Hi. I had tongue once when I was little (5-8 or so). I'm in Miami and back then (40+ years ago) we had Jewish neighbors. *s* The mother's name was Sema. I got to taste quite a few Jewish things over a few years. I particularly remember liking the tongue, although it really didn't look that great. I haven't had it since, but am looking forward to trying to make it myself. Is it really stinky when it cooks? I read a comment somewhere about it smelling bad. I am looking forward to trying your method. Sounds good. How would you cook it after your preparation? How do you think a crock pot would be?

                  Cathy Ahern Pozdol
                  Miami, Florida

                3. My feeling is Grandma Jfood made it growing up so it could not be lablr intensive. From what I remember, and please give me some leaway because it is over 40 years since I ate her tongue.

                  She bought it at the butcher down he street and yes it went from the tip of the tongue to the area around the tonsils. She had this wonderful oblong Club Aluminum dutch oven, I would guess about 8 quarts. She thre the tongue in, added some spices and water. Boiled it until done. Then Grandpa Jfood sliced it with his favorite item in the kitchen, the electric knife. There was a huge argument over who received the tip side and who received the "throat" side. If I rememer as well that the portion further down the throat was way fattier than the tip which was leaner than the leanest corned beef.

                  A little mustard was all we used.

                  1. I have never had any and always wanted to try it. What does it taste like? I have heard some say sort of like pastrami or corned beef...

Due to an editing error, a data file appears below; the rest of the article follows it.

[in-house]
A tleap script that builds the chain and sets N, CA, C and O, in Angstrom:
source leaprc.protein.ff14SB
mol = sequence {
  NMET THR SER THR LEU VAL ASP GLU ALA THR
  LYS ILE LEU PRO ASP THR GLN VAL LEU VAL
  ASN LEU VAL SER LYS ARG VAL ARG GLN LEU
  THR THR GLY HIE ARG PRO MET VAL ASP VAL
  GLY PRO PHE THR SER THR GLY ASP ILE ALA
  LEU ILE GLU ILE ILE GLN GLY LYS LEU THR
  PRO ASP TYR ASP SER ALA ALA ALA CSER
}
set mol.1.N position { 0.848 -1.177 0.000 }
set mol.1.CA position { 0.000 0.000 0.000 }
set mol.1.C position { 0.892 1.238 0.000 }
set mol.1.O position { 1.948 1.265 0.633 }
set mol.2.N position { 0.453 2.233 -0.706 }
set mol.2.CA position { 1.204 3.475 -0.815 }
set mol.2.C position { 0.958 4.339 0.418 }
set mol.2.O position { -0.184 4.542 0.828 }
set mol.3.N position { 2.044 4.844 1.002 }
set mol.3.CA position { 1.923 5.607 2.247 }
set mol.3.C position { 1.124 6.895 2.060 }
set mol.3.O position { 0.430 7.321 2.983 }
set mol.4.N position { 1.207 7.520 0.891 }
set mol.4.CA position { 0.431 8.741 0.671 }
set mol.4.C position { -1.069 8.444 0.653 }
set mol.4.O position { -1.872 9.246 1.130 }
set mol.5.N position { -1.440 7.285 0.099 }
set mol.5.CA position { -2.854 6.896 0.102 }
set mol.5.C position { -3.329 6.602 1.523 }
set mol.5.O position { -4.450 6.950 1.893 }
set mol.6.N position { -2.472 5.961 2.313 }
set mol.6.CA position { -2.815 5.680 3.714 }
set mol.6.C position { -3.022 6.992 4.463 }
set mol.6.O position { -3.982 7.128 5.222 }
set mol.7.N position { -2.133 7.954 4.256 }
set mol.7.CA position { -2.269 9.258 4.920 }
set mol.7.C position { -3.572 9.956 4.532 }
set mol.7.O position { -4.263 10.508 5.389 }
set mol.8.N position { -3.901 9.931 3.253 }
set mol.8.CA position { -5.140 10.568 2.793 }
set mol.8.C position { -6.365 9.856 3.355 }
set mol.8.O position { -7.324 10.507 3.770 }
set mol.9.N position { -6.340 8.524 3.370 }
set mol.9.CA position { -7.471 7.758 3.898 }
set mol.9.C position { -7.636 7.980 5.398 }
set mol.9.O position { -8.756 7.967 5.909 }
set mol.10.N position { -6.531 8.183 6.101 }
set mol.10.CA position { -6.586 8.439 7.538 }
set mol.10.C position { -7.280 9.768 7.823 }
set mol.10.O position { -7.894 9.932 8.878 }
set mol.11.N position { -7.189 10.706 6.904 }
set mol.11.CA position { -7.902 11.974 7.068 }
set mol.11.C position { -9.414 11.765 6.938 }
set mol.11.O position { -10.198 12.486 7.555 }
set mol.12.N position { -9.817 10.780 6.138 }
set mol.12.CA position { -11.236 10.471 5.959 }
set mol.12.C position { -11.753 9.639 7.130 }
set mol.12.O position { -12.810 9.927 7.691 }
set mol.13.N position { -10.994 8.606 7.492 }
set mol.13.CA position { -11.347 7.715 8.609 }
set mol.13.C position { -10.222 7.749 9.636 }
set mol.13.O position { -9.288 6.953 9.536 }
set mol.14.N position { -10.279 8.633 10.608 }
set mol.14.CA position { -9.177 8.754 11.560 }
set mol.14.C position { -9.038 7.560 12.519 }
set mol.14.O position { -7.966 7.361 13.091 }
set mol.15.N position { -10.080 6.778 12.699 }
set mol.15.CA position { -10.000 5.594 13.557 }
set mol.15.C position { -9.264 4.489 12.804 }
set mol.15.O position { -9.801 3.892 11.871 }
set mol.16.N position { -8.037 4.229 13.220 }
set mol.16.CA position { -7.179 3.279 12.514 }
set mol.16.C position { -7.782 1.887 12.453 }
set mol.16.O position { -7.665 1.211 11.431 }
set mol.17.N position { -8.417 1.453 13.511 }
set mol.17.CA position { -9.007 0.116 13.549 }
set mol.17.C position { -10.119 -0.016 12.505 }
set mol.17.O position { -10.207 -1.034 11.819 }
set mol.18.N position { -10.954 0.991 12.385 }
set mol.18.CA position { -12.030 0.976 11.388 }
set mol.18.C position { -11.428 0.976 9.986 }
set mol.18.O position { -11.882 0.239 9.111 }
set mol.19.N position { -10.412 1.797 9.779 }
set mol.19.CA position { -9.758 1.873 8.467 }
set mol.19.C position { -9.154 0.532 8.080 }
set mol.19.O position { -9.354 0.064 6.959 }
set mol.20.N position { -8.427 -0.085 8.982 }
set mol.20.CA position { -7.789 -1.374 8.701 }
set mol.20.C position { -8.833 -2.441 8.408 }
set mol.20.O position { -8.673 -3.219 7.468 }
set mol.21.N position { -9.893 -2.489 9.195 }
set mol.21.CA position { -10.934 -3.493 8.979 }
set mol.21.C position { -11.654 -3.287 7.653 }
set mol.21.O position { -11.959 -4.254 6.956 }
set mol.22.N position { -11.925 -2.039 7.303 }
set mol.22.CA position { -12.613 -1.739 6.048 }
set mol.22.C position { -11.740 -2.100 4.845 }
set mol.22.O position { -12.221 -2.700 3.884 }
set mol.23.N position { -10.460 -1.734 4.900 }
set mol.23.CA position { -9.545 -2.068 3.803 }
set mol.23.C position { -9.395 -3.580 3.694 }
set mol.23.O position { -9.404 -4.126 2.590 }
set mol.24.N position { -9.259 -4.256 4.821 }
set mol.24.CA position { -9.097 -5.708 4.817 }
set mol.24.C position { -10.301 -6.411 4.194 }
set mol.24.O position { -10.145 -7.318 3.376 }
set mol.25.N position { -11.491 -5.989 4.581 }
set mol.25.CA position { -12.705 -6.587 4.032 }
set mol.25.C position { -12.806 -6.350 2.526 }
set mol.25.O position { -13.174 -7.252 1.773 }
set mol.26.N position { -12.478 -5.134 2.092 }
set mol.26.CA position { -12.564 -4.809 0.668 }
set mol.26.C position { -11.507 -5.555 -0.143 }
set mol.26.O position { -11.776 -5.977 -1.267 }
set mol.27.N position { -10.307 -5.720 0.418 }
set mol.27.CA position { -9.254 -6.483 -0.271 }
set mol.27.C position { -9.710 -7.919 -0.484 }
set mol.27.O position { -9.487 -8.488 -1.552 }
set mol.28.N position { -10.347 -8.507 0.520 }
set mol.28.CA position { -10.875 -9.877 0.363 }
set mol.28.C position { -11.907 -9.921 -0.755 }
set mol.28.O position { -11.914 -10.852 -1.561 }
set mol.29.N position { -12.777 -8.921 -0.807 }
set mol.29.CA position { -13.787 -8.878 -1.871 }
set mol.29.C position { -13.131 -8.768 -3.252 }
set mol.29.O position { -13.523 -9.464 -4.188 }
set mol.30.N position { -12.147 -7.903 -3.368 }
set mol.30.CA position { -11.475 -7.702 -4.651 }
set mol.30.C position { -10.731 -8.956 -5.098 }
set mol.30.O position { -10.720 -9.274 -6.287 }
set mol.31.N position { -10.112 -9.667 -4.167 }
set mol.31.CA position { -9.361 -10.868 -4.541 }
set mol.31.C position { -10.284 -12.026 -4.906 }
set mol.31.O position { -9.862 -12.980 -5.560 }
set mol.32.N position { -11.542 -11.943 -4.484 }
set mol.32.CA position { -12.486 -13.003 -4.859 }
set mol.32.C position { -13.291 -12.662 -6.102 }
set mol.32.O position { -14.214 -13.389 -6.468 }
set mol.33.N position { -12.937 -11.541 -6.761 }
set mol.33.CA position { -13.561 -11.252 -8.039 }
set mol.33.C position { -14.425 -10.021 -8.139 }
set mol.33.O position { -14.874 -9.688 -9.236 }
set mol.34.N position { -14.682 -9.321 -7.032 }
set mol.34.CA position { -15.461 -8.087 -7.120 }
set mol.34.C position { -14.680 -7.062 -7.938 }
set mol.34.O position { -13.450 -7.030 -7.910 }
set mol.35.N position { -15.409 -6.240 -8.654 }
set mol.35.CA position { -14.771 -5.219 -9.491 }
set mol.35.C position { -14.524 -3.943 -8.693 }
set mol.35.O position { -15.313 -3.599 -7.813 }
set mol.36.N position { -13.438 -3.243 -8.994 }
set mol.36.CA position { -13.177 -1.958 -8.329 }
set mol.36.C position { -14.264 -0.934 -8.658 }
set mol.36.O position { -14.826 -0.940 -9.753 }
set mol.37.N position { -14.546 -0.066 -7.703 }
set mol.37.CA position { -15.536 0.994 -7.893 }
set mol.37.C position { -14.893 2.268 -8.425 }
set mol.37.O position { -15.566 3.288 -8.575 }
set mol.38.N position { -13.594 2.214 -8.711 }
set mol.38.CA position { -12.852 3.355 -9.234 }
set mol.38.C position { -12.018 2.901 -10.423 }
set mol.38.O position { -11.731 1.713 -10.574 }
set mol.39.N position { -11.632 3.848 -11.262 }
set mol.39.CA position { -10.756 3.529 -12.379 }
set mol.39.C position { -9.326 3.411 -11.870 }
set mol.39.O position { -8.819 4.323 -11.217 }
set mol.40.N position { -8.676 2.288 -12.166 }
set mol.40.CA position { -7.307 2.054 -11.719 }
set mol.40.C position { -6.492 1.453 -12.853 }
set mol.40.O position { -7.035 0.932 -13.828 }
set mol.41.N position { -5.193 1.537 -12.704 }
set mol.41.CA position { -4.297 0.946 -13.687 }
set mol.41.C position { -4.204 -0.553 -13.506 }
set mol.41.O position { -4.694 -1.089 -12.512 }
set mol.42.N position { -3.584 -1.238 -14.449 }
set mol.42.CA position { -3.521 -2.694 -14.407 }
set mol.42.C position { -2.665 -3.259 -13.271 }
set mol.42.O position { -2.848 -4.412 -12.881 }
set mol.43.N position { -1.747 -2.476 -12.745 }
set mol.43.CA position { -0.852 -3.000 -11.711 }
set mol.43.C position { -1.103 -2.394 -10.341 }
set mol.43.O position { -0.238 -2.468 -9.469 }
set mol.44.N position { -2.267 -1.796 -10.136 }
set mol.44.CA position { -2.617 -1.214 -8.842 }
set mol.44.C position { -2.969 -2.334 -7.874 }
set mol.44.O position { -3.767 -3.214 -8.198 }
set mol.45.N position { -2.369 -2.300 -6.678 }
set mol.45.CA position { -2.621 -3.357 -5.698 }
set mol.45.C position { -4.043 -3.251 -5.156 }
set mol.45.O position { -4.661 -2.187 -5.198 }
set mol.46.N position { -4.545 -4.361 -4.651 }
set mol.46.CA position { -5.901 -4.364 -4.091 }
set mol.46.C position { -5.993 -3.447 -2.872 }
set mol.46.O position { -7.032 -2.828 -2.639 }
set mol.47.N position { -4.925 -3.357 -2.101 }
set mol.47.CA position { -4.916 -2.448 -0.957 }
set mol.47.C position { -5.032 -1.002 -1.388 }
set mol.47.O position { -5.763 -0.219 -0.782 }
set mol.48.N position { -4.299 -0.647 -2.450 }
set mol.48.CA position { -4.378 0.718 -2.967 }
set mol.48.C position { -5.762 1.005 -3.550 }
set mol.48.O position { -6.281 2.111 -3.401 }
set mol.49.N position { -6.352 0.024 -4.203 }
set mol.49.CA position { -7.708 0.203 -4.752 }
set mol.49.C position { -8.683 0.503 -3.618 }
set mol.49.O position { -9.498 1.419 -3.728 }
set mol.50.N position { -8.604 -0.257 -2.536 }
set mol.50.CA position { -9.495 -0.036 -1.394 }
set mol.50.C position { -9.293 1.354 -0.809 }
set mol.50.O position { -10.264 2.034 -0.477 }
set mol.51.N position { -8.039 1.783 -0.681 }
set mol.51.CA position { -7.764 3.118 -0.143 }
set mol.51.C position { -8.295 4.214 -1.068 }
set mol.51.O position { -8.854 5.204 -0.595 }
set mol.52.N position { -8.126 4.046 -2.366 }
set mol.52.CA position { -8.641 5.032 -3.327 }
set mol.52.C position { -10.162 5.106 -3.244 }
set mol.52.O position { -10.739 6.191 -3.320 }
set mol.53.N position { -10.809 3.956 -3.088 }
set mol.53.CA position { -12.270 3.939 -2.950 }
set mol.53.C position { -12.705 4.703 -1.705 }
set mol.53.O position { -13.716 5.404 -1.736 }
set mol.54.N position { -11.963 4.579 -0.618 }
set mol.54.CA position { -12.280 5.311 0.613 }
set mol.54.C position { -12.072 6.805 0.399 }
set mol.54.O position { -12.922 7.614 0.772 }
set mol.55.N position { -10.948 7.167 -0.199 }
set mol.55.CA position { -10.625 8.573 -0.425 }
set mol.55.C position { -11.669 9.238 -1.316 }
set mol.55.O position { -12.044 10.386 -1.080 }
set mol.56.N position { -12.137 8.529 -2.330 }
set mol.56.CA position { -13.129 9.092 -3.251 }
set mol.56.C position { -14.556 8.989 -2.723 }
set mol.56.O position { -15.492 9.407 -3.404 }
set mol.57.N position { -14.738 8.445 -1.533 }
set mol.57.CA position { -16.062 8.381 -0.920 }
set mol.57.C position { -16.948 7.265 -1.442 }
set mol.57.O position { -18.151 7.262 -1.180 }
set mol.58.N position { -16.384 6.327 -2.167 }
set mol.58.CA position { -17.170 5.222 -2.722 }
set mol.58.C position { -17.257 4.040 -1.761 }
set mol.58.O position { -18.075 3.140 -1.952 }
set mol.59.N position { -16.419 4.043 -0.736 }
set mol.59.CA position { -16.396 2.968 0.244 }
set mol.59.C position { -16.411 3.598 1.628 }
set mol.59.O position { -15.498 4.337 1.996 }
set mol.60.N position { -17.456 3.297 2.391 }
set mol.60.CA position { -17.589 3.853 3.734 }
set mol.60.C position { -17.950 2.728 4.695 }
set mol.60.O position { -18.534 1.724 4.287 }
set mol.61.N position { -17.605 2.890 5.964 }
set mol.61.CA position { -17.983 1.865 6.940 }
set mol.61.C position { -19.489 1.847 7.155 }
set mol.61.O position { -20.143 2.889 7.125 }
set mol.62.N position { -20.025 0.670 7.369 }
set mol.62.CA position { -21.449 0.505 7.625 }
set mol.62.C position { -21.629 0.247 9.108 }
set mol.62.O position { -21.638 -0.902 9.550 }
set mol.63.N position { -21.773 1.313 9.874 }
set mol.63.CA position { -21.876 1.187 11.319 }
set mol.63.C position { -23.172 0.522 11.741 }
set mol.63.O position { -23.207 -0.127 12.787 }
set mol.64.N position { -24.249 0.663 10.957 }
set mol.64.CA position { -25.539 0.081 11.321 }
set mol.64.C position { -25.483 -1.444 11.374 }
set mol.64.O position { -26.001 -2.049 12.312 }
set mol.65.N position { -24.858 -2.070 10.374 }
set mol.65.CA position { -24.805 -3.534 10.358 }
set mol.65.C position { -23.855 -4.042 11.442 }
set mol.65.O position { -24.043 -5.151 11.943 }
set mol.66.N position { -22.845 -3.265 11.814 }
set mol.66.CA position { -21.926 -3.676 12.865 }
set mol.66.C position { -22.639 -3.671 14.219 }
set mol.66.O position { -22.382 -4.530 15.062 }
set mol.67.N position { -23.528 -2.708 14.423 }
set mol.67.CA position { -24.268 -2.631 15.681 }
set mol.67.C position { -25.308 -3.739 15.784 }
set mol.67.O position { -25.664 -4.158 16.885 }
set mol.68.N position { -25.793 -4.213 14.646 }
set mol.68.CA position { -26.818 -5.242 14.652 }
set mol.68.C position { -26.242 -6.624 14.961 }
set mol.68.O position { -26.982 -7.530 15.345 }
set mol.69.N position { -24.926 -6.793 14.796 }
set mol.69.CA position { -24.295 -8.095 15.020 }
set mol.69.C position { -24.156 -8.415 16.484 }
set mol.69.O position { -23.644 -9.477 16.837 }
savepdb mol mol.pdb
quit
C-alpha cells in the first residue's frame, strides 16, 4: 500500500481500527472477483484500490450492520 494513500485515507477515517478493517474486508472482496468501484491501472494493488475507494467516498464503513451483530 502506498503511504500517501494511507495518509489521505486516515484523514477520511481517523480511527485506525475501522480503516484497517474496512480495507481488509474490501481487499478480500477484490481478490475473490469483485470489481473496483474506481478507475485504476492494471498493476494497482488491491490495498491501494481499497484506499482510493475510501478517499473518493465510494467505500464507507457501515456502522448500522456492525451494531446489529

4 Replies
                    1. re: Jimmy Buffet

                      my mum used to press it overnight after removing from the boiling water. She would set up a contraption with her Kenwood Mixer and heavy cookery books and curl the tongue first then leave it with the heavy stuff on top of a chopping board.

                      Easier to slice afterwards.

                      1. re: Jimmy Buffet

                        I've never had deli style tongue, but I love it in my tacos, so tender and flavorful. Also Korean or Japanese BBQ style is great and in some Chinese restaurants, they serve it as an appetizer, cooked/boiled in soy sauce and other spices. My mom actually makes it that way and it is so good. Go out and give it a try. Tell us what you think.

                        1. re: Jimmy Buffet

                          No, it's unique. It's delicious, very beefy. Turns off folks who don't like beefy flavors (which is, these days, actually a lot of people). And the texture is, well, unique.

                          I wish more delis carried tongue. I can't be bothered trying to cook it just for me.

                          1. I can't answer the Jewish deli/Kosher related Q's, but I can tell you that we're country people used to dealing with raising much of our own food, including meat, and here's what we do with tongue.

                            If cooking from a freshly butchered animal, run it through several changes of cold water, scrub it very well, then soak in changes of iced water in the sink until cooled down. If it's already cleaned and/or frozen, just proceed. . .

                            Clean tongue (from frozen is fine) goes in pot with cold water to cover by a couple of inches. Add chopped onion, two or three bay leaves, chopped celery if you have any, salt and a bunch of pepper corns, plus a couple cloves of garlic. Bring to a boil, reduce heat and simmer slowly until the tongue is fork tender. Remove pot from heat and let tongue cool in its liquid until you can handle it easily. (Some folks like to use pickling spice as seasoning...I don't.)